About 170km (or 3.5 hour drive) east of Hanoi, Halong Bay or Descending Dragon Bay is a must see place in the North for any visitor to Vietnam. The bay which is twice recognized as UNESCO World Heritage Site features thousands of dramatic limestone karsts rising from the emerald waters of the Gulf of Tonkin.
Legend claims the islands and islets of the bay were created by a great dragon family who was sent by the God to help the Vietnamese defend their homeland against the Northern invaders. The bay’s immense more than 2000 rocky islands in different sizes and shapes covering an area of more than 1,500 km. People have given many of them evocative names according to their appearance: Cone-shape Cookie, Banana, Small Fish, Tortoise, Nail, Wading Ox, and Wallowing Buffalo. Many islands are riddled with wind-and-wave-eroded caves and grottoes offering spectacular stalactite and stalagmites, all open to interpretation. Sung Sot cave, Bo Nau cave, Dau Go grotto and Trinh Nu grotto are especially worth seeing.
The best way to discover the bay’s beauty is spend overnight on a traditional wooden junk. Day boats, motorboats are available at the bay. Visitors to Halong also come to explore the caves or kayaking on the bay. Though you can visit the bay year-round, the best is from Mar to Jun.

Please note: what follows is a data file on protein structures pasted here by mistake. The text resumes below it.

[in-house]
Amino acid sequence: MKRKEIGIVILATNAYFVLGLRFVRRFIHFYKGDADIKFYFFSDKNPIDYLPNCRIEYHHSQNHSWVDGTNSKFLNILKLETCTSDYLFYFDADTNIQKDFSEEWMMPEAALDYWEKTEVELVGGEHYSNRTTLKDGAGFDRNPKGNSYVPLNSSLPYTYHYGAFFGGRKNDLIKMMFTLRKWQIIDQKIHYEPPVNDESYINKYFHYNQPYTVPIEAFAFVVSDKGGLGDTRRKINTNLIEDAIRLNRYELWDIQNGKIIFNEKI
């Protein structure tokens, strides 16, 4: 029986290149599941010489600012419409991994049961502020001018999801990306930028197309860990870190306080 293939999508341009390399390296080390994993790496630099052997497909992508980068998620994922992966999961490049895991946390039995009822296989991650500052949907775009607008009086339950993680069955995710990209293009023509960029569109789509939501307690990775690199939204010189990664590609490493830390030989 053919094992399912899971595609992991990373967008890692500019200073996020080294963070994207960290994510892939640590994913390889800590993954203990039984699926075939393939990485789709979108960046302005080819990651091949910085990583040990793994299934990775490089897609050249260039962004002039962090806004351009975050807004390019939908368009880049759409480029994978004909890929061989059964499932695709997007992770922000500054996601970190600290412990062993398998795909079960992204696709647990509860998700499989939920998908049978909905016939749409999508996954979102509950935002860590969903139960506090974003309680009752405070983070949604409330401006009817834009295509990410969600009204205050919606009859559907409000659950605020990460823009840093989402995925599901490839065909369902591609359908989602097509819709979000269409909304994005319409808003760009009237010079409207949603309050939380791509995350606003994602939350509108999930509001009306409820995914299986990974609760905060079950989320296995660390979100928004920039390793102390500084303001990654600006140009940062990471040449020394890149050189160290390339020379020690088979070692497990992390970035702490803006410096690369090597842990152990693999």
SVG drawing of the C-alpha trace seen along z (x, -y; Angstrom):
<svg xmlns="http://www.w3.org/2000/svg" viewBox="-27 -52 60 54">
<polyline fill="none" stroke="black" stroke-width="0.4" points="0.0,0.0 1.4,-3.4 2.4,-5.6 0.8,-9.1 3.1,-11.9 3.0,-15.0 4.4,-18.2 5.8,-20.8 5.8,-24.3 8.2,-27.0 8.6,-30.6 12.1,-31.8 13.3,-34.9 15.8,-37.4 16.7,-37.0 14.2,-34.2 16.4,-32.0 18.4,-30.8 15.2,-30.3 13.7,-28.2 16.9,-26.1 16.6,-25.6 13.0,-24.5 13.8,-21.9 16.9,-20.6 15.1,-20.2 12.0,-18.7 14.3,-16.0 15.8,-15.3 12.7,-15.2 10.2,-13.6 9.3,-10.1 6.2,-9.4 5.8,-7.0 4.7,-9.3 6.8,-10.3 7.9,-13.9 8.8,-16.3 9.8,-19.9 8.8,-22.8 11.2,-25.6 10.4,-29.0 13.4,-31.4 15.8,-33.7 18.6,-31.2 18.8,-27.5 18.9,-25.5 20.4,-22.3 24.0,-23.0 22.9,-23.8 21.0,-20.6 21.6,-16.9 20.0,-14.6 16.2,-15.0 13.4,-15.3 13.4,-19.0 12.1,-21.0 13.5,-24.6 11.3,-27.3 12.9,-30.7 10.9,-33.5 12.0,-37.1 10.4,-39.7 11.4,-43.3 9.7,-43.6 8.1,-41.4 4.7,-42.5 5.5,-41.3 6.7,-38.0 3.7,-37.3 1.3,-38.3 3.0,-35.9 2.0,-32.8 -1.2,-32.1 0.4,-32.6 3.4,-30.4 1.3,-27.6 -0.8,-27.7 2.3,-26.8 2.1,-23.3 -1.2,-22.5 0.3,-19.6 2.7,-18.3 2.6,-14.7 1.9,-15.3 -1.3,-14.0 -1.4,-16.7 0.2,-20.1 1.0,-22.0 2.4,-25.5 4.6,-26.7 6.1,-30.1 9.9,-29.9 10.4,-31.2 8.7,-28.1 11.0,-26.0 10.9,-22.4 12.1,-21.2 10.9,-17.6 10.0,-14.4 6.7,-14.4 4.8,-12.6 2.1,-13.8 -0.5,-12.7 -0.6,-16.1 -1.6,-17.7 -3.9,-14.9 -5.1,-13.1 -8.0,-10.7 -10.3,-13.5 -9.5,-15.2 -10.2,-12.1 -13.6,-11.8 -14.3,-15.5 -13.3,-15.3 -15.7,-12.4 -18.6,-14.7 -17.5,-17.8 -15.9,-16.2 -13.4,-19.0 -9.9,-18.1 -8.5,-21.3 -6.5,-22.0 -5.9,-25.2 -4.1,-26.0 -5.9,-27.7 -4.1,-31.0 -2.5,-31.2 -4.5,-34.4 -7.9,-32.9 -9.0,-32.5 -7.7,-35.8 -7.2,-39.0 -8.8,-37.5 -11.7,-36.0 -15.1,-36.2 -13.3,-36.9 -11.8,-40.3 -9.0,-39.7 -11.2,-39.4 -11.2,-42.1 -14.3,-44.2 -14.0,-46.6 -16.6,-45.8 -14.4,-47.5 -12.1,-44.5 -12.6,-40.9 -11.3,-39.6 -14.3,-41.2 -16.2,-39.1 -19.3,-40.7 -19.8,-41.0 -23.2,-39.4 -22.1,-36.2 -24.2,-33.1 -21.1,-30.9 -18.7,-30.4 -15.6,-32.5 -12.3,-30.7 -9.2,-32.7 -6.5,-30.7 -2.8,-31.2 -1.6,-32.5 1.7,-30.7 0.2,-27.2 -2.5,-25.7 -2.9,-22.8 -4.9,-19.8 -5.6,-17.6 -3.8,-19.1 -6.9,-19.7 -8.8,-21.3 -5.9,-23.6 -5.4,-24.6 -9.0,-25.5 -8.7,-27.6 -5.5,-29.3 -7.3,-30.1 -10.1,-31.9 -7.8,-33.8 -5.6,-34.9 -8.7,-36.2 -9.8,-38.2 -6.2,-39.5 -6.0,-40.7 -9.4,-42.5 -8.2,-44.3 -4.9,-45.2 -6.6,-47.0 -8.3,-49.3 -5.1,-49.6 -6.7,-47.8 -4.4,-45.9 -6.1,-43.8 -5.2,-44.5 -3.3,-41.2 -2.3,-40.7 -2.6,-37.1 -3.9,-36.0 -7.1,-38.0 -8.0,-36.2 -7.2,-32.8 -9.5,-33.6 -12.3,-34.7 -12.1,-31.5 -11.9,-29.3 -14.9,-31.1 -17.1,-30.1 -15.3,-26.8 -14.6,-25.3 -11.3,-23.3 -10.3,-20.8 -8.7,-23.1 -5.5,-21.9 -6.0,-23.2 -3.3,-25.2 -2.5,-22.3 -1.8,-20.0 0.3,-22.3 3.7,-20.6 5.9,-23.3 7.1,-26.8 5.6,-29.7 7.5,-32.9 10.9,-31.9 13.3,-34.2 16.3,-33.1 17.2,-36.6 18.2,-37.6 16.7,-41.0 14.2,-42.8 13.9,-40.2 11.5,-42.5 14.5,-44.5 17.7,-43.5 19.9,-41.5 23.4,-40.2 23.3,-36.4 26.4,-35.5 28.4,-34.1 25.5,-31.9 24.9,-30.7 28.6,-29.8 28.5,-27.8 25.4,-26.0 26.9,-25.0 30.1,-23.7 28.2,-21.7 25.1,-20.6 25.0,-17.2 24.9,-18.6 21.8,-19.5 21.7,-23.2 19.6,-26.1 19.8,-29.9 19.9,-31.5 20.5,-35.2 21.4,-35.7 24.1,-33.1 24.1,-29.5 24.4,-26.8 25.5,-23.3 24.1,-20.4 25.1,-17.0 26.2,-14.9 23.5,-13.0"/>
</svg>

To the northeast Halong is the Bai Tu Long which offers the breathtaking scenery as its famous neighbor yet more untouched and less tourist with deserted beaches, coral reefs, mangrove forests. The Bai Tu Long is perfect for those love traveling off the beaten path and a laid-back adventure.
Cat Ba Island is the largest island of the Cat Ba Archipelago, which forms the Southern periphery of Halong Bay. Half of its area is covered by the Cat Ba National Park. The park is home to the Cat Ba Langur, the world’s most endangered primate with around 65 individuals remaining. It’s also a great base for adventurous activities like trekking, motorbiking or cycling through the jungle.